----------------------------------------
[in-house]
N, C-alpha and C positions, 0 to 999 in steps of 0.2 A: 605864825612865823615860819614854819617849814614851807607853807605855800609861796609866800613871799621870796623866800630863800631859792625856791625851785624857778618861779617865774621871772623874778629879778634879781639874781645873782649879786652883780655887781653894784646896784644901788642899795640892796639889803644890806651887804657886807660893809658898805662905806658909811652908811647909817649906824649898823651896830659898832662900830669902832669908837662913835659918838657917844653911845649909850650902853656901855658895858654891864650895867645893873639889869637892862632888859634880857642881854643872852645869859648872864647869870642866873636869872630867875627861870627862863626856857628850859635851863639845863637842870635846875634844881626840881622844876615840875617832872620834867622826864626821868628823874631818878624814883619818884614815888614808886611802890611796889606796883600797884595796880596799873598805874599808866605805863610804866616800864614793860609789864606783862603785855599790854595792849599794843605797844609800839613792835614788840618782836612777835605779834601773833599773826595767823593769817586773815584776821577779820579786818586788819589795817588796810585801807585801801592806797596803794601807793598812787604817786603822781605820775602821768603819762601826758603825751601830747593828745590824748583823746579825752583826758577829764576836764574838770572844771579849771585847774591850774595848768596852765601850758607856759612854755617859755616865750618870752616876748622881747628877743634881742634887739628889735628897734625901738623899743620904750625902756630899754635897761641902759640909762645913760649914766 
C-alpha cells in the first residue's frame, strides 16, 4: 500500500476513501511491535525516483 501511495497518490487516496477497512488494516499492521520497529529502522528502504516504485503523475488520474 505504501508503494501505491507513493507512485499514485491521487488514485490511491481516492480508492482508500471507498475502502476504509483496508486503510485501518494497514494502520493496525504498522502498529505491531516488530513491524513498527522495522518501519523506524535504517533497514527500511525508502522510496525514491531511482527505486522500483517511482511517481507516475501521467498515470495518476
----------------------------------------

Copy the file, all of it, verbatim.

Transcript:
[in-house]
N, C-alpha and C positions, 0 to 999 in steps of 0.2 A: 605864825612865823615860819614854819617849814614851807607853807605855800609861796609866800613871799621870796623866800630863800631859792625856791625851785624857778618861779617865774621871772623874778629879778634879781639874781645873782649879786652883780655887781653894784646896784644901788642899795640892796639889803644890806651887804657886807660893809658898805662905806658909811652908811647909817649906824649898823651896830659898832662900830669902832669908837662913835659918838657917844653911845649909850650902853656901855658895858654891864650895867645893873639889869637892862632888859634880857642881854643872852645869859648872864647869870642866873636869872630867875627861870627862863626856857628850859635851863639845863637842870635846875634844881626840881622844876615840875617832872620834867622826864626821868628823874631818878624814883619818884614815888614808886611802890611796889606796883600797884595796880596799873598805874599808866605805863610804866616800864614793860609789864606783862603785855599790854595792849599794843605797844609800839613792835614788840618782836612777835605779834601773833599773826595767823593769817586773815584776821577779820579786818586788819589795817588796810585801807585801801592806797596803794601807793598812787604817786603822781605820775602821768603819762601826758603825751601830747593828745590824748583823746579825752583826758577829764576836764574838770572844771579849771585847774591850774595848768596852765601850758607856759612854755617859755616865750618870752616876748622881747628877743634881742634887739628889735628897734625901738623899743620904750625902756630899754635897761641902759640909762645913760649914766 
C-alpha cells in the first residue's frame, strides 16, 4: 500500500476513501511491535525516483 501511495497518490487516496477497512488494516499492521520497529529502522528502504516504485503523475488520474 505504501508503494501505491507513493507512485499514485491521487488514485490511491481516492480508492482508500471507498475502502476504509483496508486503510485501518494497514494502520493496525504498522502498529505491531516488530513491524513498527522495522518501519523506524535504517533497514527500511525508502522510496525514491531511482527505486522500483517511482511517481507516475501521467498515470495518476